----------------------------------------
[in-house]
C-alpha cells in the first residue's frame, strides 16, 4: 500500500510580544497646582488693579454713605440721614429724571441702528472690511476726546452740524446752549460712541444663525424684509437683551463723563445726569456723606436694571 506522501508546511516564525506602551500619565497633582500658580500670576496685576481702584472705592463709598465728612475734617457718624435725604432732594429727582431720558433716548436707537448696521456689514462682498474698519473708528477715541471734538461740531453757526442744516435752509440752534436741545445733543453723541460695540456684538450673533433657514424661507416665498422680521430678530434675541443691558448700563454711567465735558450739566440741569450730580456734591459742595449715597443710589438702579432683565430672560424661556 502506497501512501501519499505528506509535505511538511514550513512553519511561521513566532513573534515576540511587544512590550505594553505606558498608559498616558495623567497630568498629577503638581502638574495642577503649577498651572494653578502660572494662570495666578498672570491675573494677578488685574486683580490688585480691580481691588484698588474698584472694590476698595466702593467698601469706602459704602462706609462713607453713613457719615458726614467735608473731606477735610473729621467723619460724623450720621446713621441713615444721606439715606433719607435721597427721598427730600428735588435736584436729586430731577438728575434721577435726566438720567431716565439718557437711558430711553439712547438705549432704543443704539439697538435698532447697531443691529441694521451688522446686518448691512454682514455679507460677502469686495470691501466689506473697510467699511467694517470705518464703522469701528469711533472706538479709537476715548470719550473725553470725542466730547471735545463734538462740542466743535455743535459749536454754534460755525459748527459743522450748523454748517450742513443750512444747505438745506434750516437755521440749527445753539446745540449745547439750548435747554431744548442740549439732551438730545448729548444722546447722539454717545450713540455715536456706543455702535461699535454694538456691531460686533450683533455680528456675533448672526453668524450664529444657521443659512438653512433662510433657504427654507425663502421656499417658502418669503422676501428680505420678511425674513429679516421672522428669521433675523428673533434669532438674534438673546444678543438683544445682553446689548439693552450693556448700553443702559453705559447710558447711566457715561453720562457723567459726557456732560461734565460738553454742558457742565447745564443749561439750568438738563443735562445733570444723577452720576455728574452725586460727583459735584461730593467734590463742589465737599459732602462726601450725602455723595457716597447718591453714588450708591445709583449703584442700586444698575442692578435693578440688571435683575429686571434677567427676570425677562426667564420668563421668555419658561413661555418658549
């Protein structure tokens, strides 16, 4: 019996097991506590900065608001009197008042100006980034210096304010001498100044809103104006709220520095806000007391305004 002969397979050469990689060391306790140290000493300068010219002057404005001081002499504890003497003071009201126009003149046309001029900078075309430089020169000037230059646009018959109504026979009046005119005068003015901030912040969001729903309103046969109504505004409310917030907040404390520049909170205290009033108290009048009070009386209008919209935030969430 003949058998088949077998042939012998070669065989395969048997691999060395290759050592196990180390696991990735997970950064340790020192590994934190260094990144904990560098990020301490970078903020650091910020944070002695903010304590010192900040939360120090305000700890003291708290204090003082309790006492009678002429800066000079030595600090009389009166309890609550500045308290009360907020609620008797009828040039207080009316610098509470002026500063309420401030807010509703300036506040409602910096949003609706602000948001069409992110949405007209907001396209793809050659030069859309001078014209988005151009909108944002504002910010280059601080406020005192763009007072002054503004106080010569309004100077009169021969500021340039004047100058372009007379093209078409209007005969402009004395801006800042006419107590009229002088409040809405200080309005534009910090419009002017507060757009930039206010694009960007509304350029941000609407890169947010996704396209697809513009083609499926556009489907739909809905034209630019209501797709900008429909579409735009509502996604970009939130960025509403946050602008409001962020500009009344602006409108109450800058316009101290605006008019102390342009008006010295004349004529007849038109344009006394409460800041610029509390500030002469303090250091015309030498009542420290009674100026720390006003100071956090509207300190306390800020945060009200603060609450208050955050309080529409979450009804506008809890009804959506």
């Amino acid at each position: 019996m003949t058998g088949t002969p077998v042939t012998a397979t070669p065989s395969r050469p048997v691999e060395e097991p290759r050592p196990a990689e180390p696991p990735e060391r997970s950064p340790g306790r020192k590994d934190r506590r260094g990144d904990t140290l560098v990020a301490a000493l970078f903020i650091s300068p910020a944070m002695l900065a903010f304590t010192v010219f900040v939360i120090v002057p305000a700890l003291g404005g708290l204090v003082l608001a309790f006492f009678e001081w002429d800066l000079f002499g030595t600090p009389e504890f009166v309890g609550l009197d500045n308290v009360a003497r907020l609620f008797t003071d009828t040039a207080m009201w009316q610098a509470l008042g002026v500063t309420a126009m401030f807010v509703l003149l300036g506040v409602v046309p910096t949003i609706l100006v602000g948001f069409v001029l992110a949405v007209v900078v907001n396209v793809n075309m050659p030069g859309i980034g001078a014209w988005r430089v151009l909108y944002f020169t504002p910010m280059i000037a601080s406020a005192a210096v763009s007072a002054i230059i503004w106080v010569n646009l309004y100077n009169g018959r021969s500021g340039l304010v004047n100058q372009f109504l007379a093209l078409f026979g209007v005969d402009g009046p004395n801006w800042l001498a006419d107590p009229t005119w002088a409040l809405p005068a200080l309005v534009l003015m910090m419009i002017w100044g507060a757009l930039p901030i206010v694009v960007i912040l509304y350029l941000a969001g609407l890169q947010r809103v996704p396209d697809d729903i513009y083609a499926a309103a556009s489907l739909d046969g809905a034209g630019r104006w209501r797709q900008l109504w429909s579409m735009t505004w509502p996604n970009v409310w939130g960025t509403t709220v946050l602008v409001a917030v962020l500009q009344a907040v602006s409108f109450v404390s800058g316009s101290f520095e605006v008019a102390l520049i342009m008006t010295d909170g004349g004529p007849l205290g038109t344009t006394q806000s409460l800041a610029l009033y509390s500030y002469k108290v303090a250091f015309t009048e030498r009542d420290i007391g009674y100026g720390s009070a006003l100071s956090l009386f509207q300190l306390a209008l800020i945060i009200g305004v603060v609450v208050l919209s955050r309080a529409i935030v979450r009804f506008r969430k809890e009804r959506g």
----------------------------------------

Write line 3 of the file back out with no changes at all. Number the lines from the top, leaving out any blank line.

């Protein structure tokens, strides 16, 4: 019996097991506590900065608001009197008042100006980034210096304010001498100044809103104006709220520095806000007391305004 002969397979050469990689060391306790140290000493300068010219002057404005001081002499504890003497003071009201126009003149046309001029900078075309430089020169000037230059646009018959109504026979009046005119005068003015901030912040969001729903309103046969109504505004409310917030907040404390520049909170205290009033108290009048009070009386209008919209935030969430 003949058998088949077998042939012998070669065989395969048997691999060395290759050592196990180390696991990735997970950064340790020192590994934190260094990144904990560098990020301490970078903020650091910020944070002695903010304590010192900040939360120090305000700890003291708290204090003082309790006492009678002429800066000079030595600090009389009166309890609550500045308290009360907020609620008797009828040039207080009316610098509470002026500063309420401030807010509703300036506040409602910096949003609706602000948001069409992110949405007209907001396209793809050659030069859309001078014209988005151009909108944002504002910010280059601080406020005192763009007072002054503004106080010569309004100077009169021969500021340039004047100058372009007379093209078409209007005969402009004395801006800042006419107590009229002088409040809405200080309005534009910090419009002017507060757009930039206010694009960007509304350029941000609407890169947010996704396209697809513009083609499926556009489907739909809905034209630019209501797709900008429909579409735009509502996604970009939130960025509403946050602008409001962020500009009344602006409108109450800058316009101290605006008019102390342009008006010295004349004529007849038109344009006394409460800041610029509390500030002469303090250091015309030498009542420290009674100026720390006003100071956090509207300190306390800020945060009200603060609450208050955050309080529409979450009804506008809890009804959506």